The May 12th WannaCry ransomware attack proves the importance of:
a) applying Microsoft Critical Security updates quickly
b) not having deprecated and unsupported OSes
c) the importance to have a good backup and DR plan in place for any Mission Critical systems.
Here are the Microsoft Security Update considerations:
1. Do not assume MS WSUS, Microsoft automatic updates, or a third party patching tool never encounter an error. The most common are powered off devices, devices that have been off the network a long time or are on the network too brief for an update, or devices that encounter a patch requirement for a variety of reasons.
2. You must check your patching product for errors and resolve those errors.
3. Maintain a list of errors/exclusions you patch manually and see if there is a pattern.
Off-network deprecated and unsupported OSes used still need attention:
1. Every aspect of TAMU and AgriLIfe IT Security recommend you update older OSes even on non-networked XPs.
2. If an unsupported OS such as XP must be utilized as a directly attached system controller and/or data acquisition device then you should password-protect the BIOS and disable the NIC(s) and any external connection not in use (WiFi, Bluetooth – force these devices to not NOT use Bluetooth keyboards or mice, unused USB ports). In this manner an XP cannot –even for a short time – be an attack vector by mistake.
Finally, a DR plan is only as good as the testing of it. I have never tested a DR plan and not encountered something unexpected. A backup is only as good as the regular monitoring and at least annual testing of a restoration and reliable current backups are a better friend than bitcoin in a successful ransomware attack.
MICROSOFT MAY SECURITY UPDATES
Please validate the March 2017 Microsoft Security Update MS-17-010 that was emphasized in the March edition of this blog is applied to all Windows OS versions.
For May, Adobe also released patches but no new ones on the “All Platforms”.
I will point out MS published a WINDOWS Defender/Malware Engine “Advisory” on May 8th and then an out-of-band fix by midnight for Remote Code Execution. Hopefully everyone is running SOPHOS! If running a MS security product using the MS malware engine see this: https://technet.microsoft.com/en-us/library/security/4022344
For the May MICROSOFT Security update those still not using an auto-patching tool I point you to the AgriLife Security blog from April 2017 if you are still having trouble navigating the new Microsoft Security Tech Center approach.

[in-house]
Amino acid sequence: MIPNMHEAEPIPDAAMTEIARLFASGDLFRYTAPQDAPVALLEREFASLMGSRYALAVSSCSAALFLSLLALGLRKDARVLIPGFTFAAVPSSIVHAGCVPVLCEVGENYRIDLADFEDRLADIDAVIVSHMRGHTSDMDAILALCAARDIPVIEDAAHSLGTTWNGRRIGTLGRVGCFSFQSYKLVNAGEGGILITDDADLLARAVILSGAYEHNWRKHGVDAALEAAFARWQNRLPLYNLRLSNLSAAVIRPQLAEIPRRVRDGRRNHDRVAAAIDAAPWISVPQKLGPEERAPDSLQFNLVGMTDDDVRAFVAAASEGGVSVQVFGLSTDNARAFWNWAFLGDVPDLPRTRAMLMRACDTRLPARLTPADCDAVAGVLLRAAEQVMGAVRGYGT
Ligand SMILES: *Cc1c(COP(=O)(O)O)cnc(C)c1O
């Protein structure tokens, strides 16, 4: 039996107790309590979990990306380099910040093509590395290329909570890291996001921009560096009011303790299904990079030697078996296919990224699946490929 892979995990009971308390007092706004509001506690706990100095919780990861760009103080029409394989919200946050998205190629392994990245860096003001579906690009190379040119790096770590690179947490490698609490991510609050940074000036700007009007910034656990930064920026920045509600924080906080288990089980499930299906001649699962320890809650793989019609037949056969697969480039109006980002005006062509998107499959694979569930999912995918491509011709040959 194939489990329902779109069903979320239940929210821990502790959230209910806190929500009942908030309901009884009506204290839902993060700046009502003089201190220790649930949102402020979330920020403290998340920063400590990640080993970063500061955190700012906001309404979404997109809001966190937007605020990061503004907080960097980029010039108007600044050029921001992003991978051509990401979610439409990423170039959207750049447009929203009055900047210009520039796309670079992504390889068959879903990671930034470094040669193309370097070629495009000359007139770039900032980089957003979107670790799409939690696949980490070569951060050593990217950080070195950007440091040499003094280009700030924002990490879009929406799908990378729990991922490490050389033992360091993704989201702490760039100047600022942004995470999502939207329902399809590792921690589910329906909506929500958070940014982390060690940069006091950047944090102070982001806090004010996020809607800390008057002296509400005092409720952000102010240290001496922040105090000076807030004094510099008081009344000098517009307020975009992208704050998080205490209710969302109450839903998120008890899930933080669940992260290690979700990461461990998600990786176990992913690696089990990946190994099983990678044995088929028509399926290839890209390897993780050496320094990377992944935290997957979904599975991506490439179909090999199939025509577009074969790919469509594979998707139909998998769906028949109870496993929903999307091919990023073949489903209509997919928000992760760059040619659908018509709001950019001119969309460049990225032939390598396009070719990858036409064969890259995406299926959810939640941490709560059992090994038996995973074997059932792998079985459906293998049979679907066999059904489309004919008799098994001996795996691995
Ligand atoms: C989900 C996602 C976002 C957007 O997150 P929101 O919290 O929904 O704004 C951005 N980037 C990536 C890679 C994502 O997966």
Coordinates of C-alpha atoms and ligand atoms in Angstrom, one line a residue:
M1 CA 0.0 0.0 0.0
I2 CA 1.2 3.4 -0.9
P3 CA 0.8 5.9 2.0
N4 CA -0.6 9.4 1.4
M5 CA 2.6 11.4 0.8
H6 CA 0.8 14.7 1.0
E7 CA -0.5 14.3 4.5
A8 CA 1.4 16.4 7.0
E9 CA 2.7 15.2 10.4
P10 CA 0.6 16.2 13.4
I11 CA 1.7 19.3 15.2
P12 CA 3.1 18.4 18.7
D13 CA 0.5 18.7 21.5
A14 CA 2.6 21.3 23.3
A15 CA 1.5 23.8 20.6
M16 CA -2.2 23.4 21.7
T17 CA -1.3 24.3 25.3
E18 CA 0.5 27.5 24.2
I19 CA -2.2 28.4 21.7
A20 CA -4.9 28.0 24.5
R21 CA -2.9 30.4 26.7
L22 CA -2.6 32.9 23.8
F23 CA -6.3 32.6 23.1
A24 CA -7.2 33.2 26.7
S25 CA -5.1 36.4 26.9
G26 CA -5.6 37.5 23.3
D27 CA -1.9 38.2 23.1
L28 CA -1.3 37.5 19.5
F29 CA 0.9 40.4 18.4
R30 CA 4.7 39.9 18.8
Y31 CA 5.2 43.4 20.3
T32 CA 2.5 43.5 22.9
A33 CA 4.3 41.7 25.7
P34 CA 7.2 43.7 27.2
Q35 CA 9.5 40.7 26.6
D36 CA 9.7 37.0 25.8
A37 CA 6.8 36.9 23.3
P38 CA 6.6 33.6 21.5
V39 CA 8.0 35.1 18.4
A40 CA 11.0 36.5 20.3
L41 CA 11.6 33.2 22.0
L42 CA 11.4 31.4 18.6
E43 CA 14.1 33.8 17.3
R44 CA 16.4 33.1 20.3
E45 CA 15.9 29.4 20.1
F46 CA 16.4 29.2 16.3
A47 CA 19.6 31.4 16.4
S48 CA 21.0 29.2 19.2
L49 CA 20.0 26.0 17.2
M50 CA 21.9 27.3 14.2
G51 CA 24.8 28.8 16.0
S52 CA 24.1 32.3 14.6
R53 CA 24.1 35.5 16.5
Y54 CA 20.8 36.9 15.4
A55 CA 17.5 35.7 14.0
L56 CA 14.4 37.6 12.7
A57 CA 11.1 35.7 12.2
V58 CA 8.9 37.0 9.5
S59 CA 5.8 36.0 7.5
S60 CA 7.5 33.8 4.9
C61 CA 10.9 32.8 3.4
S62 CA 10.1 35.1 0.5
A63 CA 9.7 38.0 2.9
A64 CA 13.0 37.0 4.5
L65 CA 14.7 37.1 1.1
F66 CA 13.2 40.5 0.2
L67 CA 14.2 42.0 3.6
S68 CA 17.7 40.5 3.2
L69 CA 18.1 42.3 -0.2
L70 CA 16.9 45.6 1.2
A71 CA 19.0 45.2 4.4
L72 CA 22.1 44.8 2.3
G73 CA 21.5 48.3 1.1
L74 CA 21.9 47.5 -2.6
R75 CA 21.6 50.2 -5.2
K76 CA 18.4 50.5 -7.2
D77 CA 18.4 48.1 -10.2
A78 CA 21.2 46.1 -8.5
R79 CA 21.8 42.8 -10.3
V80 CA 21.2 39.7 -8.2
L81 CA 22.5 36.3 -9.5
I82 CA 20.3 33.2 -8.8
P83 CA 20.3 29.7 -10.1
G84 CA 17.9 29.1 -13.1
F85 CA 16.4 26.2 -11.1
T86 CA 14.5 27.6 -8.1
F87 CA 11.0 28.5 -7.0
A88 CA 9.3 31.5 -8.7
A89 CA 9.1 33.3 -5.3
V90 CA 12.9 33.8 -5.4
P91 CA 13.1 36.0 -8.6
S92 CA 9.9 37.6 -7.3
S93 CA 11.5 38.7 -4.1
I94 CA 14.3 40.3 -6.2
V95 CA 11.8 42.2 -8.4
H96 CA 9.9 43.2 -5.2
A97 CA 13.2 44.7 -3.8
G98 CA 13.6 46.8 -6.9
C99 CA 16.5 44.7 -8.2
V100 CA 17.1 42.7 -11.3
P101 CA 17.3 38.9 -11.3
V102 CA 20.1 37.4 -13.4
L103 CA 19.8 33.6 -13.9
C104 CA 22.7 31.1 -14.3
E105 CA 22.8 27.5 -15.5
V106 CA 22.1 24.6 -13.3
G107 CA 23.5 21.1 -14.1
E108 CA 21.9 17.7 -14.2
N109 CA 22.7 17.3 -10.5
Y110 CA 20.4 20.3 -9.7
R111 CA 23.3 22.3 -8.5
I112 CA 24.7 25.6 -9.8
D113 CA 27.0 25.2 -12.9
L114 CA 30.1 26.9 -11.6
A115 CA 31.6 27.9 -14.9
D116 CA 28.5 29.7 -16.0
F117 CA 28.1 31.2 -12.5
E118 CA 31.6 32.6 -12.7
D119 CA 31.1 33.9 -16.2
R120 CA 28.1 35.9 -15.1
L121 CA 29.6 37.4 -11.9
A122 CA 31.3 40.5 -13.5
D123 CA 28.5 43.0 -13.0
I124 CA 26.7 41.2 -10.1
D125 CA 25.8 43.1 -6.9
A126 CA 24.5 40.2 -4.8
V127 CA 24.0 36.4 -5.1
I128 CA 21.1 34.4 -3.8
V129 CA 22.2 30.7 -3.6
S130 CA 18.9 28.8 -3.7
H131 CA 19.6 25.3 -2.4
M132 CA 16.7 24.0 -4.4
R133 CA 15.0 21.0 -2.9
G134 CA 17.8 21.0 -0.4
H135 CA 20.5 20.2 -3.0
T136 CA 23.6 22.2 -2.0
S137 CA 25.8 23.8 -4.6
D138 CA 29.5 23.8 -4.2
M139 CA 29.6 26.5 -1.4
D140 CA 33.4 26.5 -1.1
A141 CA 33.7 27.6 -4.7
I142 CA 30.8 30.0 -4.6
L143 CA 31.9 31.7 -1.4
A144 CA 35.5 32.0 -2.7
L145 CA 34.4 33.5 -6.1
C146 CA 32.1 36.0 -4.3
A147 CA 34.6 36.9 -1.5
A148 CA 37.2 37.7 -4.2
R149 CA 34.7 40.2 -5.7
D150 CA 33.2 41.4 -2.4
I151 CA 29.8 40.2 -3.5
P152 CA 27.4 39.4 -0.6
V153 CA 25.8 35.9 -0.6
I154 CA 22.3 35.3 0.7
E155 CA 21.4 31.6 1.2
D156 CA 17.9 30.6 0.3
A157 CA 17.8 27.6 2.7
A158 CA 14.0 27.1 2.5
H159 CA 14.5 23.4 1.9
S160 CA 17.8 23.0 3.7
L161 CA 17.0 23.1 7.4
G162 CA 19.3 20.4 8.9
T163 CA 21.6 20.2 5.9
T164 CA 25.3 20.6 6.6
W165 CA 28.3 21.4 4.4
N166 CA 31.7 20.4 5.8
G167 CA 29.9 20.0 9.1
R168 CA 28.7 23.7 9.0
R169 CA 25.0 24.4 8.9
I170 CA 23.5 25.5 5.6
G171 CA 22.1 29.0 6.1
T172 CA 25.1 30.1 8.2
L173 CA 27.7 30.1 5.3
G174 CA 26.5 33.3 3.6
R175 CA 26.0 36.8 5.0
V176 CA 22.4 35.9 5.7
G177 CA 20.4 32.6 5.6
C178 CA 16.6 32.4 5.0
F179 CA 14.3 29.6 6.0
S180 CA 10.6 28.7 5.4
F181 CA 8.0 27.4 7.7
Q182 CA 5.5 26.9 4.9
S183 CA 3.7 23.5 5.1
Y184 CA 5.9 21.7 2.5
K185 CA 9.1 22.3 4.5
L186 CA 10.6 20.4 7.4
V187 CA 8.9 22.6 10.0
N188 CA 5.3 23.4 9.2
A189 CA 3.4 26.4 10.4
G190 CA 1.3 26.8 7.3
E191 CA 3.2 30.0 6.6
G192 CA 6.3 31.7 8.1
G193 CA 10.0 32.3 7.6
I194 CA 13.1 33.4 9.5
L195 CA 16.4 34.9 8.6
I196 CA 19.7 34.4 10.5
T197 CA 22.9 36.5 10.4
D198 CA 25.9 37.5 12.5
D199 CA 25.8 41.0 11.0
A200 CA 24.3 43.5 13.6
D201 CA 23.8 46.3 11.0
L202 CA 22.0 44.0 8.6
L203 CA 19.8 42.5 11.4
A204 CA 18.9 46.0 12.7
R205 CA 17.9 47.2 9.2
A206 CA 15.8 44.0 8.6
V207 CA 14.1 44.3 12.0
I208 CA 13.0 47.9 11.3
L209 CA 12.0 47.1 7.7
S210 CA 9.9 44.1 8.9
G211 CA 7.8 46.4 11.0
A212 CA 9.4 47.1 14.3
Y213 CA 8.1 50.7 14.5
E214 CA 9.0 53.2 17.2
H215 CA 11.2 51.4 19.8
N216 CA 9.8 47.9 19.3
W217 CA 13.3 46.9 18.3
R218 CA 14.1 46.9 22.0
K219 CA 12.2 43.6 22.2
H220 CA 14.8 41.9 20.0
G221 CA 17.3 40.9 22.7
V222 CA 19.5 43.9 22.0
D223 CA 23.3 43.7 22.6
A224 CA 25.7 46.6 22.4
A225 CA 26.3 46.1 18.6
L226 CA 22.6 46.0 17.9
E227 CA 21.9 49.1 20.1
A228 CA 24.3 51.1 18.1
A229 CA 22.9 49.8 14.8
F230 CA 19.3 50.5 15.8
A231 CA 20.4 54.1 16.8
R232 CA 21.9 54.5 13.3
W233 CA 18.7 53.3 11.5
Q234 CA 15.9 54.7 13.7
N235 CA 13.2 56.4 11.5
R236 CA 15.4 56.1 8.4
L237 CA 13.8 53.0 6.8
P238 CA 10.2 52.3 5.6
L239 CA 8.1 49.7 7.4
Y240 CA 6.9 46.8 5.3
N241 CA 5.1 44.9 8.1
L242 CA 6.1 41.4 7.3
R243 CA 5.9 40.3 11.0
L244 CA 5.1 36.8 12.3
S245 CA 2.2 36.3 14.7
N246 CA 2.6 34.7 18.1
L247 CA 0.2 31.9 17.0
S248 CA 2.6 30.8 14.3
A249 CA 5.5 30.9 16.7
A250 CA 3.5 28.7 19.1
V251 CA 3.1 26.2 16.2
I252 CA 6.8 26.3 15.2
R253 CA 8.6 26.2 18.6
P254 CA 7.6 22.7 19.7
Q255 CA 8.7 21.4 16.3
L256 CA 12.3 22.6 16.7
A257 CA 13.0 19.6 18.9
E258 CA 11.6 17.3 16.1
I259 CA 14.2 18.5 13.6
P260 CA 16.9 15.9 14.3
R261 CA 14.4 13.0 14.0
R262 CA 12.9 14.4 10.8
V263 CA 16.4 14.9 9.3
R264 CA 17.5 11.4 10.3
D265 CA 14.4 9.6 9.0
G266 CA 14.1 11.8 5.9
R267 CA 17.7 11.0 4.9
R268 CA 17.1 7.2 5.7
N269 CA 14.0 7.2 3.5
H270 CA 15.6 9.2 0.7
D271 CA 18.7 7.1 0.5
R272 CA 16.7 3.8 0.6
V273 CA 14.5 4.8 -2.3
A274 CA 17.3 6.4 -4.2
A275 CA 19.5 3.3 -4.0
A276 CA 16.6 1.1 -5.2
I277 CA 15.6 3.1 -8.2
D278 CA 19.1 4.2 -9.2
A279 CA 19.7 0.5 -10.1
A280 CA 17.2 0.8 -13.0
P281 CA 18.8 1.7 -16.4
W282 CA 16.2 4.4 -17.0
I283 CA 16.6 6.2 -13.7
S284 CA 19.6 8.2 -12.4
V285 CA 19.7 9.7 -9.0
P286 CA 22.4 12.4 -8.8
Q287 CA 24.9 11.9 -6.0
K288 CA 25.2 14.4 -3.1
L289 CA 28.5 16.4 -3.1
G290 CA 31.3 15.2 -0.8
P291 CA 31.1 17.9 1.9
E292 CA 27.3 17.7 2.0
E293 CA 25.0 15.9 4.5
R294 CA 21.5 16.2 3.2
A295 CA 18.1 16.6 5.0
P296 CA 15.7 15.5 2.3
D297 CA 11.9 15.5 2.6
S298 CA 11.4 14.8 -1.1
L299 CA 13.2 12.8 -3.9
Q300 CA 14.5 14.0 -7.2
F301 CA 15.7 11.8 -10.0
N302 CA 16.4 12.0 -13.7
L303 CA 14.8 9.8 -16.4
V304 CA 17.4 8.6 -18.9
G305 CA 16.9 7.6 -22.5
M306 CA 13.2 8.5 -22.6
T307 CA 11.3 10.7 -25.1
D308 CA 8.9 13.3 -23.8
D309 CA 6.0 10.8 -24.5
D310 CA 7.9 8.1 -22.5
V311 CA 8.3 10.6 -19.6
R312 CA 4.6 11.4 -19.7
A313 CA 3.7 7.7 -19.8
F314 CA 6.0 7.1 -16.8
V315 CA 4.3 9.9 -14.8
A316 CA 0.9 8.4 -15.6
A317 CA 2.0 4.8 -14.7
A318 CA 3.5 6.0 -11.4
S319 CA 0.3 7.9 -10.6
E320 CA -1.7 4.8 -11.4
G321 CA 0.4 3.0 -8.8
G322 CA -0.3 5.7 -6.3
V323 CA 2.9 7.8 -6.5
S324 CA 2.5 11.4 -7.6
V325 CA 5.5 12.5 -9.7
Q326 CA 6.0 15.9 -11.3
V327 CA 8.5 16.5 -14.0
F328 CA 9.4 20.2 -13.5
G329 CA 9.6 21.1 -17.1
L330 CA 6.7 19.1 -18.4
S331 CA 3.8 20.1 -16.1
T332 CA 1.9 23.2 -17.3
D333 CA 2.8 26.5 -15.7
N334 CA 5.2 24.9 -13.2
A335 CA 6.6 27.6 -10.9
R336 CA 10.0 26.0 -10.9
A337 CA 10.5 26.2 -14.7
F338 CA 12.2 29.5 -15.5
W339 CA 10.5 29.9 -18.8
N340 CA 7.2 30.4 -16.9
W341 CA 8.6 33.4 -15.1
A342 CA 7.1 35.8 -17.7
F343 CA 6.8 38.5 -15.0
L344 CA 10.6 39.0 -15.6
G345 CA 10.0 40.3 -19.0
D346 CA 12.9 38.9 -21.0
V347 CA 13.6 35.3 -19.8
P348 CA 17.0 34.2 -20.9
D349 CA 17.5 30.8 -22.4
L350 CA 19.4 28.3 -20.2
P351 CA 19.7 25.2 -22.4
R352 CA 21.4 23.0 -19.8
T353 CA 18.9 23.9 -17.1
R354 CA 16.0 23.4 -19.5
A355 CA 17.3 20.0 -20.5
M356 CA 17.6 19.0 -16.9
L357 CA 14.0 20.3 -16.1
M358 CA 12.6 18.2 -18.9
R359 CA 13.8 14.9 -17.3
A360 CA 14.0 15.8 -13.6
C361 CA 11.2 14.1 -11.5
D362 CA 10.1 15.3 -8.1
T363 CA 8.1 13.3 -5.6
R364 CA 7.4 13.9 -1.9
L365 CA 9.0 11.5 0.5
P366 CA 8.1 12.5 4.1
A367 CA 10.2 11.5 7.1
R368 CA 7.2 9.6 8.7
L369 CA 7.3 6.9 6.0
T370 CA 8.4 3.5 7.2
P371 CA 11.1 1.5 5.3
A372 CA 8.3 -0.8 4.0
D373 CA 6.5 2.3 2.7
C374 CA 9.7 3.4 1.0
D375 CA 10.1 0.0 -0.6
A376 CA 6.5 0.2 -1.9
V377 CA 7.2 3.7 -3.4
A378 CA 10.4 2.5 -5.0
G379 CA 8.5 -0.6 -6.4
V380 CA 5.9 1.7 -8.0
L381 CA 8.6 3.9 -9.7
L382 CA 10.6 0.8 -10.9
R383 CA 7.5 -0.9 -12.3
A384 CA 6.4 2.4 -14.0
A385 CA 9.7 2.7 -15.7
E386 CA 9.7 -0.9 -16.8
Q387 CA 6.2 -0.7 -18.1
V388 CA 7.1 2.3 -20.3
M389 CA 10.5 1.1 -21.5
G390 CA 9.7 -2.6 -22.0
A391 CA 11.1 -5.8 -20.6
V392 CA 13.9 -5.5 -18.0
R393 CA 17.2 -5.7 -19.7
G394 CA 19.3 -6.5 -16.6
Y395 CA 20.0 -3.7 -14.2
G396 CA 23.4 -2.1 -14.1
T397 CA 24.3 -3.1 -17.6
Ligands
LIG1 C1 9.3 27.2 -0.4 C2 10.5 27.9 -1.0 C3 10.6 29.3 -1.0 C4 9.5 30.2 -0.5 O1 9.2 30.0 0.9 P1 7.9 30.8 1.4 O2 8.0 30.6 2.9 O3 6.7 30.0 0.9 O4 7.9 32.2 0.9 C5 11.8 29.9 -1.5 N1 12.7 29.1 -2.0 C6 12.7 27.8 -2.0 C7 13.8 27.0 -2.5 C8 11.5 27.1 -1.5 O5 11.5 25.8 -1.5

MICROSOFT May 2017 Patch Summary
• Windows 7: 26 vulnerabilities of which 4 are rated critical, and 22 important
• Windows 8.1: 22 vulnerabilities of which 4 are rated critical, and the remaining 18 important
• Windows RT 8.1: 20 vulnerabilities of which 4 are rated critical, and 16 important
• Windows 10 version 1703: 22 vulnerabilities of which four are rated critical, and 16 important.
Windows Server products:
• Windows Server 2008: 27 vulnerabilities, of which 4 are rated critical, and 23 important
• Windows Server 2008 R2: 27 vulnerabilities, of which 4 are rated critical, and 23 important
• Windows Server 2012 and 2012 R2: 24 vulnerabilities, of which 4 are rated critical and 20 important
• Windows Server 2016: 23 vulnerabilities of which 4 are rated critical, and 19 important
Other Microsoft Products
• Internet Explorer 11: 10 vulnerabilities, 2 critical, 6 important, 2 moderate
• Microsoft Edge: 28 vulnerabilities, 16 critical, the rest important
• Microsoft Office: varies depending on version.
Security recommends applying all Critical and Important fixes.
A minority of AgriLIfe areas run SAMBA and if you have eliminated MS SMB V1 (CIFS) as recommended then you should have no concerns with WannaCry here. SAMBA is currently distributing 4.6.3 and really it defaulted to newer versions of SMB after the 3.6 release many years ago.
However, when it comes to ransomware sysadmins often forget that a Windows user with a share could encrypt files on a LINUX /home directory. Depending on the distro of Linux it could be a new version but very confusing to users. Multiple researchers have proven this.
Once more backups are always important … as is SAMBA maintenance. Below is the link to SAMBA’s Security Updates.